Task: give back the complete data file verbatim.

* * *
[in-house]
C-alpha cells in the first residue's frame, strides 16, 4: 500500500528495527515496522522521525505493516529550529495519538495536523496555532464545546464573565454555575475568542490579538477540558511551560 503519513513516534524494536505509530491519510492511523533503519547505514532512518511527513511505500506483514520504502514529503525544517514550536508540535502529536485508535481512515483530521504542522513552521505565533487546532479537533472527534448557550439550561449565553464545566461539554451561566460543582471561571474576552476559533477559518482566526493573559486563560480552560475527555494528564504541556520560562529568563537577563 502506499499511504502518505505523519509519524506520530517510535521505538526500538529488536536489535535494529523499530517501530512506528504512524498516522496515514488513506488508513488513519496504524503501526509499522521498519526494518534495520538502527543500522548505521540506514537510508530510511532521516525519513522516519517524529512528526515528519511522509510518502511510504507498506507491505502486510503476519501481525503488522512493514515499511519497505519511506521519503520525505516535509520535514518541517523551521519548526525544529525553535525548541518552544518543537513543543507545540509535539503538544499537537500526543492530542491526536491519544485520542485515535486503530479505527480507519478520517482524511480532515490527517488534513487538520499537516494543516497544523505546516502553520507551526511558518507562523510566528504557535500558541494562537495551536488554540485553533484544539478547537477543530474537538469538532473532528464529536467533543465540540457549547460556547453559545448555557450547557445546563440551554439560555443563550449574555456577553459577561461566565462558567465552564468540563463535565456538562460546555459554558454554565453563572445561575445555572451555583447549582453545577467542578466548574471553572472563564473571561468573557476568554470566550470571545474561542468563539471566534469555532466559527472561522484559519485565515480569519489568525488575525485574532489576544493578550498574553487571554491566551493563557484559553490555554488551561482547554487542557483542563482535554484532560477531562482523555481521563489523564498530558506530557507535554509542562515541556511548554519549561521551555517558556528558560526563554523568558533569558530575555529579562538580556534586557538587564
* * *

[in-house]
C-alpha cells in the first residue's frame, strides 16, 4: 500500500528495527515496522522521525505493516529550529495519538495536523496555532464545546464573565454555575475568542490579538477540558511551560 503519513513516534524494536505509530491519510492511523533503519547505514532512518511527513511505500506483514520504502514529503525544517514550536508540535502529536485508535481512515483530521504542522513552521505565533487546532479537533472527534448557550439550561449565553464545566461539554451561566460543582471561571474576552476559533477559518482566526493573559486563560480552560475527555494528564504541556520560562529568563537577563 502506499499511504502518505505523519509519524506520530517510535521505538526500538529488536536489535535494529523499530517501530512506528504512524498516522496515514488513506488508513488513519496504524503501526509499522521498519526494518534495520538502527543500522548505521540506514537510508530510511532521516525519513522516519517524529512528526515528519511522509510518502511510504507498506507491505502486510503476519501481525503488522512493514515499511519497505519511506521519503520525505516535509520535514518541517523551521519548526525544529525553535525548541518552544518543537513543543507545540509535539503538544499537537500526543492530542491526536491519544485520542485515535486503530479505527480507519478520517482524511480532515490527517488534513487538520499537516494543516497544523505546516502553520507551526511558518507562523510566528504557535500558541494562537495551536488554540485553533484544539478547537477543530474537538469538532473532528464529536467533543465540540457549547460556547453559545448555557450547557445546563440551554439560555443563550449574555456577553459577561461566565462558567465552564468540563463535565456538562460546555459554558454554565453563572445561575445555572451555583447549582453545577467542578466548574471553572472563564473571561468573557476568554470566550470571545474561542468563539471566534469555532466559527472561522484559519485565515480569519489568525488575525485574532489576544493578550498574553487571554491566551493563557484559553490555554488551561482547554487542557483542563482535554484532560477531562482523555481521563489523564498530558506530557507535554509542562515541556511548554519549561521551555517558556528558560526563554523568558533569558530575555529579562538580556534586557538587564